The perfect father's day novel - the adventure story that invented Shangri-La, one of our most enduring literary mysteries.
James Hilton was born in Lancashire in 1900, the son of a headmaster. His best known books, Lost Horizon and Goodbye Mr Chips, were written during the thirties, a period which afforded him great commercial success and enormous popularity. Lost Horizon was made into a blockbuster Hollywood film in 1937. For a time, Hilton was highest paid screen-writer in Hollywood and he won an Academy Award in 1942 for his work on the screenplay of Mrs. Miniver. Hilton continued to write novels throughout his career. He died in 1954.
Hilton's premise strikes a deep chord in today's 'everything is
relative' society. His utopia retains all its charm and, in his
creation of Shangri-La, he added something permanently to the
language * Guardian *
Lost Horizon introduced the world to a Tibetan paradise where people live extraordinarily long lives of peace, harmony and wisdom. Expertly plotted and deftly written, Hilton's book suggests mysteries without spelling them out - and leaves us wanting more * New York Times *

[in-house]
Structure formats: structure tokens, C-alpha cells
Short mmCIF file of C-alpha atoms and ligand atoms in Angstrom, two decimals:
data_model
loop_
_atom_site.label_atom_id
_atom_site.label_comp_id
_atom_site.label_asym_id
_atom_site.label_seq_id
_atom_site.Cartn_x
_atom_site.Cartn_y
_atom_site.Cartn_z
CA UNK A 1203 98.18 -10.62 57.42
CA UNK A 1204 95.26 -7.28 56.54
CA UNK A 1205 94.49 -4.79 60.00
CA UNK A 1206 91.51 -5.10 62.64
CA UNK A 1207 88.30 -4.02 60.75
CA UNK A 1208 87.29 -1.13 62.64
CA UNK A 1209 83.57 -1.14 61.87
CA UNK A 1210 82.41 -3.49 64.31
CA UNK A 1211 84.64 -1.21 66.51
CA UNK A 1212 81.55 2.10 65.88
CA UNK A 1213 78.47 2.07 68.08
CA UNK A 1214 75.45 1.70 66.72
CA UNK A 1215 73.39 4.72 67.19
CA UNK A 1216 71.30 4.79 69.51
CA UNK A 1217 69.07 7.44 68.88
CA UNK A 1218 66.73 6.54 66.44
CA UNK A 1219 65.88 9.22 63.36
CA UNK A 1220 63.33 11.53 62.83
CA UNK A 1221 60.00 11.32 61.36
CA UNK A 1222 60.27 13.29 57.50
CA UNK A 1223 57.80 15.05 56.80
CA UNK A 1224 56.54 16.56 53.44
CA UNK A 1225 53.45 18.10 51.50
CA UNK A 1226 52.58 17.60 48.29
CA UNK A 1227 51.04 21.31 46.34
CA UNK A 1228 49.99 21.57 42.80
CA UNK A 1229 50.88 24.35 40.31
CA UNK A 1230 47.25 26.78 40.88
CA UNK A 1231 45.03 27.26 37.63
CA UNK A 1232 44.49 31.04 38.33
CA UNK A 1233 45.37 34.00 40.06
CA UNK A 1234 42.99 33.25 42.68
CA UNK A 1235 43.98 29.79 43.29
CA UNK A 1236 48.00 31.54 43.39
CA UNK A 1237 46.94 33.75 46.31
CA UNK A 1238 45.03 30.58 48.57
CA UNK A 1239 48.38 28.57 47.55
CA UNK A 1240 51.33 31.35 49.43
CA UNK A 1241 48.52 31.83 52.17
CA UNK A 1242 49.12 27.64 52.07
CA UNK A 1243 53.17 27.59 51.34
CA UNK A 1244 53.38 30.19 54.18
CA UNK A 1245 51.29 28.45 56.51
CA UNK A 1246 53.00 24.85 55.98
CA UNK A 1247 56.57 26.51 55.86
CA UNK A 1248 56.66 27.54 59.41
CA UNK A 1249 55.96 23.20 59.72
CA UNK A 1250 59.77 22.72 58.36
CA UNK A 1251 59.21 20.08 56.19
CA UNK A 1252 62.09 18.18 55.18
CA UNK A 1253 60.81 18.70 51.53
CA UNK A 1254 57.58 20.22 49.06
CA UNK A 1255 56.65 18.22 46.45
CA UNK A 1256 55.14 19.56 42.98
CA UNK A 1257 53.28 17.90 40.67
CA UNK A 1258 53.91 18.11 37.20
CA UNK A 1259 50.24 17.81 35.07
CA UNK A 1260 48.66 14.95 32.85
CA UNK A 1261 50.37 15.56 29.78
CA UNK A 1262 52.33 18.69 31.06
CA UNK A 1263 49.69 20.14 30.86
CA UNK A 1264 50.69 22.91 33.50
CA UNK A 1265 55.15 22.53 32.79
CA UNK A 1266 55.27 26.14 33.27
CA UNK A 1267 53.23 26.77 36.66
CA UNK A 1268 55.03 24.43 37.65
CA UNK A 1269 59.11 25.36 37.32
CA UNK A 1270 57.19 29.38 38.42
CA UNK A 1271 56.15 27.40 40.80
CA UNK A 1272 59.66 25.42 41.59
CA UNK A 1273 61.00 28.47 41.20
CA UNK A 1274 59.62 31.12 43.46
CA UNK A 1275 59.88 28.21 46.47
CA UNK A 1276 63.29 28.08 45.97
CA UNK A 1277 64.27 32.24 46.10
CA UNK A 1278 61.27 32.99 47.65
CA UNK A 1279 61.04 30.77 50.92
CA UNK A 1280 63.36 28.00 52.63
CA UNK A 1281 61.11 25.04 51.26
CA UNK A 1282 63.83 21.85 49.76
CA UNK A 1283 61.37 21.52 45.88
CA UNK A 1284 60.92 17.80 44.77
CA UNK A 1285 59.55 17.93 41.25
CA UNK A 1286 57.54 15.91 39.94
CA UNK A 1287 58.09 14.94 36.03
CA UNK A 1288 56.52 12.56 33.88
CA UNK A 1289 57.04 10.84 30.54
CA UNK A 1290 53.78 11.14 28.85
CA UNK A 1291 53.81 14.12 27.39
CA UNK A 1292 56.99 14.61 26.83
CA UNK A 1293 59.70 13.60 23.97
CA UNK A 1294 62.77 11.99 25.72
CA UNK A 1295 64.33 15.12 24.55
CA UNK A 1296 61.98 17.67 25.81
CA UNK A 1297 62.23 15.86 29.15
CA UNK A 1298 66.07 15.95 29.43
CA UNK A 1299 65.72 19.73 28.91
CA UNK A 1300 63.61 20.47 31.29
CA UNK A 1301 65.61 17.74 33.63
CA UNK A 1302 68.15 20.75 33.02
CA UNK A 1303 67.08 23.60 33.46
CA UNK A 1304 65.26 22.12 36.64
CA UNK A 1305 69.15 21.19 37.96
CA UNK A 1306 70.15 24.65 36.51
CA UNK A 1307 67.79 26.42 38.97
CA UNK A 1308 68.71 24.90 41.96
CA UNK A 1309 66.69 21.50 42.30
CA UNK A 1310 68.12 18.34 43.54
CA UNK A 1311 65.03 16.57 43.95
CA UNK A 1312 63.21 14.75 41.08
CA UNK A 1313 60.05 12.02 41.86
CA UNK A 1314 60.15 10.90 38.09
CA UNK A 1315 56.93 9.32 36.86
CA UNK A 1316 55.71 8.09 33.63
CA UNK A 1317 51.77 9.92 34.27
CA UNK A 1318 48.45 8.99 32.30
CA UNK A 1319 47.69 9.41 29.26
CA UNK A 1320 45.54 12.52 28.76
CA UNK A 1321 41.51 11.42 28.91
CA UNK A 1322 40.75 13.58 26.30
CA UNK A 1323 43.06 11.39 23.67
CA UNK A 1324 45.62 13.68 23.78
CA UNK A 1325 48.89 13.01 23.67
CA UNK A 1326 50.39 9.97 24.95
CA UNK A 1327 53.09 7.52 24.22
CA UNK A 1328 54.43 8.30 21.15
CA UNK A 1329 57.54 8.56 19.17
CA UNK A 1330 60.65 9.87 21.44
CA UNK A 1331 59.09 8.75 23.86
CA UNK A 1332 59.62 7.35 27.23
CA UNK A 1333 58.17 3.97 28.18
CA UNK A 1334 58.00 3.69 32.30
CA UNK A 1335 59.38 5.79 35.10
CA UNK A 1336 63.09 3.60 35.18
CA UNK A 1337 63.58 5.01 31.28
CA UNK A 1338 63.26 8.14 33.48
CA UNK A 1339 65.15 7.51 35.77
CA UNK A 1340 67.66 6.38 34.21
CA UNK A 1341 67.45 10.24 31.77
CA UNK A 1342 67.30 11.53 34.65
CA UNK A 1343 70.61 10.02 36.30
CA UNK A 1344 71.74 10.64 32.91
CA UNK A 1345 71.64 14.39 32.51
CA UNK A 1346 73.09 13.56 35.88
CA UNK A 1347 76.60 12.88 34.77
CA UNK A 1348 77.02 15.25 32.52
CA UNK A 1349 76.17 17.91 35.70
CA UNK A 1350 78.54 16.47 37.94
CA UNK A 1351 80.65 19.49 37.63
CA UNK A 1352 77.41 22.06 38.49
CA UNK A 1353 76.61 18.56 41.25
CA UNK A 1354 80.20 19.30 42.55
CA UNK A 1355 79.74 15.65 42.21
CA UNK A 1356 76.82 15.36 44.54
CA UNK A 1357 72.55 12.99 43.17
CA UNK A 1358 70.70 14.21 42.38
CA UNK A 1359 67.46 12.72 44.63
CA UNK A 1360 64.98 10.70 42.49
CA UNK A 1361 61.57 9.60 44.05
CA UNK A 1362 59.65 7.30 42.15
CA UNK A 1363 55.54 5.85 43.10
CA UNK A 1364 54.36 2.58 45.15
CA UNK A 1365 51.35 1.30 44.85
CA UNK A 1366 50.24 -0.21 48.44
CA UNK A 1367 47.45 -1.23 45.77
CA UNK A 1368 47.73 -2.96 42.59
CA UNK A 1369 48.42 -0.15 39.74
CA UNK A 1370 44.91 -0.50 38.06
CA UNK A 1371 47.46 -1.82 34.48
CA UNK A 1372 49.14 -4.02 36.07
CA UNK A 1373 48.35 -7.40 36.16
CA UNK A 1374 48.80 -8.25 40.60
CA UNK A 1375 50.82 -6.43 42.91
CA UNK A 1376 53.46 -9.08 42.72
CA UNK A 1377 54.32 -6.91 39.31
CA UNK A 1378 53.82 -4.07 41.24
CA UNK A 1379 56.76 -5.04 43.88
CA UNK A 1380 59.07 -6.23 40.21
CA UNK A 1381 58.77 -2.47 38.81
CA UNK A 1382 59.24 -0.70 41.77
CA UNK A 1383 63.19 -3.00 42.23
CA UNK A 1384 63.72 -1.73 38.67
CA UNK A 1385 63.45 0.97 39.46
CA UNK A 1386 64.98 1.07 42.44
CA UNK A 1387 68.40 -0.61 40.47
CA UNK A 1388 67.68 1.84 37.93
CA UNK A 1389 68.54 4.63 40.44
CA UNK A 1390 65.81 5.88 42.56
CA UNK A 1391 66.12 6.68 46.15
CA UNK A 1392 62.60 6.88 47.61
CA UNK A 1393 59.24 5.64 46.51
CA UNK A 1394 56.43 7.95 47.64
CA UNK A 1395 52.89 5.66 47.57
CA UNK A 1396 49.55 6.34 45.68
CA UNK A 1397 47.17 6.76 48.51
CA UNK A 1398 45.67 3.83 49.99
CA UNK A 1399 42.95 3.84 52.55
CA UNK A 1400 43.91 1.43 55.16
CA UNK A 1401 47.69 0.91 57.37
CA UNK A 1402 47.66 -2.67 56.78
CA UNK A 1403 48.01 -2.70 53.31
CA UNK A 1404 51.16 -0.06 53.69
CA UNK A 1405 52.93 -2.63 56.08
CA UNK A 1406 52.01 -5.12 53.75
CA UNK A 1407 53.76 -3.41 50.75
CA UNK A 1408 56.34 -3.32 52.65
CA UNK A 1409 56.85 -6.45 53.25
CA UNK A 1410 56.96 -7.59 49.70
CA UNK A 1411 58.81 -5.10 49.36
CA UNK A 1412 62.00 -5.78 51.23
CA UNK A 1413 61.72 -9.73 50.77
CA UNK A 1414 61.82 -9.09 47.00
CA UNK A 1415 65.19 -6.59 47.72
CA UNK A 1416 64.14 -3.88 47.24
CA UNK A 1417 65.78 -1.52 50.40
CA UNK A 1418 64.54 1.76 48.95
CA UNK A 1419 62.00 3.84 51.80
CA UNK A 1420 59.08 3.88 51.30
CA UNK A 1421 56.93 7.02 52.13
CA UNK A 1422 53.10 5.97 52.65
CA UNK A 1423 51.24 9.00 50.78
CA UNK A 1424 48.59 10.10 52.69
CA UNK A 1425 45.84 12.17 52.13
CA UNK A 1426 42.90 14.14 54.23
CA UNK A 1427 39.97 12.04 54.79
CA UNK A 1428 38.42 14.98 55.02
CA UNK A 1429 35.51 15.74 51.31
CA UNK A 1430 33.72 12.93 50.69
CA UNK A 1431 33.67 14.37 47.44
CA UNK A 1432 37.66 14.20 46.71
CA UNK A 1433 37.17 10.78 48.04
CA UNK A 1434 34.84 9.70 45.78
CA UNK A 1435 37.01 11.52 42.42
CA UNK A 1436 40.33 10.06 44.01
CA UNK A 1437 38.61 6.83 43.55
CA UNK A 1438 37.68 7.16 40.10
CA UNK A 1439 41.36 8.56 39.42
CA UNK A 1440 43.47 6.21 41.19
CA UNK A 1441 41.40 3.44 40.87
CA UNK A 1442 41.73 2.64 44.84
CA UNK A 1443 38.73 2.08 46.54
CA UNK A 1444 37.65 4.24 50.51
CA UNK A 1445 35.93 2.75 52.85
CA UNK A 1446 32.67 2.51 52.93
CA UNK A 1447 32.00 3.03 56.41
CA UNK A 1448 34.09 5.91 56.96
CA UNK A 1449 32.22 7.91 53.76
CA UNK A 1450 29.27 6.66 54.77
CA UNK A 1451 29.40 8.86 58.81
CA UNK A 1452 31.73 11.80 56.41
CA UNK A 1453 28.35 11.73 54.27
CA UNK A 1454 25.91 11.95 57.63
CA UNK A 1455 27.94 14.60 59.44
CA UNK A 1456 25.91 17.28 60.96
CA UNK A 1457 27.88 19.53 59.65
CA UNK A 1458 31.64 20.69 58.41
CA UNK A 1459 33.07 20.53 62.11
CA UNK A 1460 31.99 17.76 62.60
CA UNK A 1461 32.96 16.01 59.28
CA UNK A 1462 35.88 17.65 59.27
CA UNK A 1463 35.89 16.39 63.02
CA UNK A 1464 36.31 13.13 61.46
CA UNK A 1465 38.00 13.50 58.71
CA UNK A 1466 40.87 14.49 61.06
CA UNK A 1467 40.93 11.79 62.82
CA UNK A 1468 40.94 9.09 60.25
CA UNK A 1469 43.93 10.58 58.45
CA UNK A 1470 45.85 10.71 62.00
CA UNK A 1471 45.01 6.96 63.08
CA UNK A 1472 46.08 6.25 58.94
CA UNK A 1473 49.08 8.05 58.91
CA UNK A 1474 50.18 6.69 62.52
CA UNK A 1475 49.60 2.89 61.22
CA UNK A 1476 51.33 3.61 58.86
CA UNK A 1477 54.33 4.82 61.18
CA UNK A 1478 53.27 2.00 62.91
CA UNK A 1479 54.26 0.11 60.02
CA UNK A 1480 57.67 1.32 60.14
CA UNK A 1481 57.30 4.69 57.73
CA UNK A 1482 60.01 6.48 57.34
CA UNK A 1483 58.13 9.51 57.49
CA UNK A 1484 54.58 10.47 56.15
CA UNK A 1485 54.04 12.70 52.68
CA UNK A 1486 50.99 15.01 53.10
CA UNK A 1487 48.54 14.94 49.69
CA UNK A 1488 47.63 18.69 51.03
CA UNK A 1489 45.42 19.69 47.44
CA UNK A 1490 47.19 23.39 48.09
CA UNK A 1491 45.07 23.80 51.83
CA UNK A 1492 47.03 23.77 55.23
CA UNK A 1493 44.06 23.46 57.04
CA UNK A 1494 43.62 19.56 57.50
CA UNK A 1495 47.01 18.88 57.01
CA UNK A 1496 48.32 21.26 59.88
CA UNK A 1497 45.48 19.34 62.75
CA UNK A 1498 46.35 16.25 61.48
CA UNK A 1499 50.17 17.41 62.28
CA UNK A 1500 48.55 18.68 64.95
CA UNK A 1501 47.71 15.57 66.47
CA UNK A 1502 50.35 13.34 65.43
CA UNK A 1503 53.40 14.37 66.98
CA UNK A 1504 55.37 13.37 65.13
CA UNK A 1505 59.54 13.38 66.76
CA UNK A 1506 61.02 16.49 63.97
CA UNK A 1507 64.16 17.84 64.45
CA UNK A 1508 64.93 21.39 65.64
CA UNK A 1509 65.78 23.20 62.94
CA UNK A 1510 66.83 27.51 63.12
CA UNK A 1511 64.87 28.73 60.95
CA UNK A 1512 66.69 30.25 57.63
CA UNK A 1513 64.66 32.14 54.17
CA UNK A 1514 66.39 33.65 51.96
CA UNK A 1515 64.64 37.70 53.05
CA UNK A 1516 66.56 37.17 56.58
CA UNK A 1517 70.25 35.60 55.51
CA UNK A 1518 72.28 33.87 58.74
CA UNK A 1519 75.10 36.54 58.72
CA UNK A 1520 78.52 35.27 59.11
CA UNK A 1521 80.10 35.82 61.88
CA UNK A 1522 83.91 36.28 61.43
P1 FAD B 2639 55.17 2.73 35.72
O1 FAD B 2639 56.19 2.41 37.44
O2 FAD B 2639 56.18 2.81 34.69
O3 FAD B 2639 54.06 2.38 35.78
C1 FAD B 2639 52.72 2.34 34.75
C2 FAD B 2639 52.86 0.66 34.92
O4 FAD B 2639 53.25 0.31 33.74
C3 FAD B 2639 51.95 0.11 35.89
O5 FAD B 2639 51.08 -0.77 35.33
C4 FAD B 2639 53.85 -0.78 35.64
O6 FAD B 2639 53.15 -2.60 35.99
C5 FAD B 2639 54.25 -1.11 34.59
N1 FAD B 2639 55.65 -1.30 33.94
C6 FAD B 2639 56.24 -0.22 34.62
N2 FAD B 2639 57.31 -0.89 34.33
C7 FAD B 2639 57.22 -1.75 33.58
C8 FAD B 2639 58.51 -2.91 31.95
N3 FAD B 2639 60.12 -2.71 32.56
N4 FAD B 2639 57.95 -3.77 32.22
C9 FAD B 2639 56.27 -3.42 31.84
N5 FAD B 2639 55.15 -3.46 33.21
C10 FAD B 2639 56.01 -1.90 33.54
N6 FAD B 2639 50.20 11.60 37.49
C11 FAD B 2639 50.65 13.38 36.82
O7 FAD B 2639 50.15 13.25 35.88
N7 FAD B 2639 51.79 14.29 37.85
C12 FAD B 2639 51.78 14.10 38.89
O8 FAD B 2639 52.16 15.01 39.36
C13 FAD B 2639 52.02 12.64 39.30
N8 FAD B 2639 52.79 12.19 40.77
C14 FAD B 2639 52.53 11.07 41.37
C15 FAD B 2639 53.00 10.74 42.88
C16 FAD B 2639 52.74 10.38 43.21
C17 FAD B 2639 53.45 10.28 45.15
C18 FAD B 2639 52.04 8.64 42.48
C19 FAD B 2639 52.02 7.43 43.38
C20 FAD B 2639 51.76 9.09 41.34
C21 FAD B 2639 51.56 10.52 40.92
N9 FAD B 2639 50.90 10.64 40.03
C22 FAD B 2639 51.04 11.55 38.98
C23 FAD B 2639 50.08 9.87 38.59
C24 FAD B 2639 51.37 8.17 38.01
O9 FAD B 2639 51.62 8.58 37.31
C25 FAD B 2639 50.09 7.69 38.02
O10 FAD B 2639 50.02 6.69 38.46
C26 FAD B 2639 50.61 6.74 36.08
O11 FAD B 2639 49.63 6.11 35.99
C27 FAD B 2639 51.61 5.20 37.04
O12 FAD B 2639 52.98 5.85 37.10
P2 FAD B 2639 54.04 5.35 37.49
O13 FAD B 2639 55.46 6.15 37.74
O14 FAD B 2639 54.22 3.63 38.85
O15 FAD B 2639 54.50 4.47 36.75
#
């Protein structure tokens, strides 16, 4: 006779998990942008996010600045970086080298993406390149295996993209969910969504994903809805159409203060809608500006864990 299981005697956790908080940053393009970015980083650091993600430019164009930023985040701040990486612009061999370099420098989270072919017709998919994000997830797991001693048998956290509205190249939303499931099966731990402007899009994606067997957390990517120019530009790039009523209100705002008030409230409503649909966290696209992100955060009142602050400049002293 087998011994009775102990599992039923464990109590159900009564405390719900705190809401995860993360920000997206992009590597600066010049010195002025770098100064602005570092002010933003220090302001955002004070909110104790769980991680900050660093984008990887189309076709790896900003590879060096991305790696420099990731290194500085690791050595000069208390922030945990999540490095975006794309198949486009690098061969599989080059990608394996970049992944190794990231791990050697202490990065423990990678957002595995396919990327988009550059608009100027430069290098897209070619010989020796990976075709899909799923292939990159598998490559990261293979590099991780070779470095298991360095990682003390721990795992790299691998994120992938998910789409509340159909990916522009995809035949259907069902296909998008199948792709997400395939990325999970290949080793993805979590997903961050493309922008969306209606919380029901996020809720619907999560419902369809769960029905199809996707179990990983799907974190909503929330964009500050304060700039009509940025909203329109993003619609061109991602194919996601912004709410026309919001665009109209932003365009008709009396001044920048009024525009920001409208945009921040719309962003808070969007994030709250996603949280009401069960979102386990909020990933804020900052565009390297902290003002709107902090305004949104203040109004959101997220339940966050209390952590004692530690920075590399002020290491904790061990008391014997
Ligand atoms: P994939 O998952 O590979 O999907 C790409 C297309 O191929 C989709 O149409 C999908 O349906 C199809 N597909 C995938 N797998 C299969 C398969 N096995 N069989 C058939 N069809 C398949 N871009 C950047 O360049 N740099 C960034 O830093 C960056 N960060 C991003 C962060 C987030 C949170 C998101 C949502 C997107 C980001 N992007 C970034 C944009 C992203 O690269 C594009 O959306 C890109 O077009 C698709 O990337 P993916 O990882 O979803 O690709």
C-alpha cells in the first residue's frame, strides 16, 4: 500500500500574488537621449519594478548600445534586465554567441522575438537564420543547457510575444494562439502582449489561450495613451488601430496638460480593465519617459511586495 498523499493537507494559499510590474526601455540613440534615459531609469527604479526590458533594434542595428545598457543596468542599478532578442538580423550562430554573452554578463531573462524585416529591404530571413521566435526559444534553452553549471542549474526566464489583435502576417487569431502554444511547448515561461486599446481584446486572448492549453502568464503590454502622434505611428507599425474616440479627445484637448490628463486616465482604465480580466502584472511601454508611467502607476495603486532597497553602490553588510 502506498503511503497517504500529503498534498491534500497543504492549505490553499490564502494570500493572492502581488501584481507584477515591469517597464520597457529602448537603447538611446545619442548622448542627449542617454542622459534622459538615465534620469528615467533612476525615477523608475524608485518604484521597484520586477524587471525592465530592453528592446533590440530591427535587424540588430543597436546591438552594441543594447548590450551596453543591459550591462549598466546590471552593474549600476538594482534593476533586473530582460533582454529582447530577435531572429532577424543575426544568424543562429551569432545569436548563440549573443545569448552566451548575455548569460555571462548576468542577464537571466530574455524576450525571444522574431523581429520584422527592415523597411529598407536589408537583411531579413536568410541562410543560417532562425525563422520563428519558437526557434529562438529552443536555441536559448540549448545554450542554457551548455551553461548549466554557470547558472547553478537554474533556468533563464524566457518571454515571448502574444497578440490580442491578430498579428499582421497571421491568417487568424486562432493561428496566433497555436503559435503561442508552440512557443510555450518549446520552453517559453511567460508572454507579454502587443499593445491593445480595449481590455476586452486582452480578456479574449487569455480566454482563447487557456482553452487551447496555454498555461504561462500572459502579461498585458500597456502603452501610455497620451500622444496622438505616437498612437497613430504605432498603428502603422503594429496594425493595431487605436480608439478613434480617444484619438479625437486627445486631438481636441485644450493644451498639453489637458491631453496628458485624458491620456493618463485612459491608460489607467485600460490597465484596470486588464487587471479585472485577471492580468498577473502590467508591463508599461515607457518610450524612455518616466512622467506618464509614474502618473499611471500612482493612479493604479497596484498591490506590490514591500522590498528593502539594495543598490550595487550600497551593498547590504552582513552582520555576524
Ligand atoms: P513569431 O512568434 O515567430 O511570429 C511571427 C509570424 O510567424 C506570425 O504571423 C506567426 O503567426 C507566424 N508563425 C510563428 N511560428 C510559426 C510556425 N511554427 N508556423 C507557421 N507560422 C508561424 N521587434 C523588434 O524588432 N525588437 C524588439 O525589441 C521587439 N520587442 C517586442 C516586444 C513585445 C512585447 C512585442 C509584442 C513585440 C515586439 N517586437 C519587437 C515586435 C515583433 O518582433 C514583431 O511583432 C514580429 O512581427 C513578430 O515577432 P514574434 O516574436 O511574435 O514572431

James Hilton invented the name Shangri-La for a paradise on earth in a book that captured the imagination of a public dealing with financial hardships and the threat of Nazism * Observer *
More than 60 years after James Hilton wrote Lost Horizon, launching one of the century's most enduring literary mysteries, the search for paradise on earth has led to the mountains of south-west China... Hilton intended it as a pacifist parable; Hollywood turned it into a romantic blockbuster * Guardian *
The important thing to note about this very fine novel - the tale of an adventure in Tibet - is that it is unusual and the product of a first-class mind...a wildly exciting story, nightmare, fantasy, or what you will * Daily Express *